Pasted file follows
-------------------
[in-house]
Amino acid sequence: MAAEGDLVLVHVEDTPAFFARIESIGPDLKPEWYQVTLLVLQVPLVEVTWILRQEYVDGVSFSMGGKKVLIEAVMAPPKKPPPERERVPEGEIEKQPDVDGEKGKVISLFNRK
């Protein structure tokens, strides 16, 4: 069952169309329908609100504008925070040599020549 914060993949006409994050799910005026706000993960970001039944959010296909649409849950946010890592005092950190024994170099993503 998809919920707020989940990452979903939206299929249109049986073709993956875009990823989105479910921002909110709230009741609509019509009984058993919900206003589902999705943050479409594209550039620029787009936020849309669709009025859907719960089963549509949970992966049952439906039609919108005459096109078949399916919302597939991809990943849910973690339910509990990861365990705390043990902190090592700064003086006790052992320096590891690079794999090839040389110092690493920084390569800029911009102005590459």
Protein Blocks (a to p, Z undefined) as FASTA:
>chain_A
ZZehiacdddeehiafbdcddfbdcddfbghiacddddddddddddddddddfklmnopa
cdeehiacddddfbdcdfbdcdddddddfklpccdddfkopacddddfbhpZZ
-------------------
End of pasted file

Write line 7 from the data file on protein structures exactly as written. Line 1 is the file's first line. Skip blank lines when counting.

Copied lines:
cdeehiacddddfbdcdfbdcdddddddfklpccdddfkopacddddfbhpZZ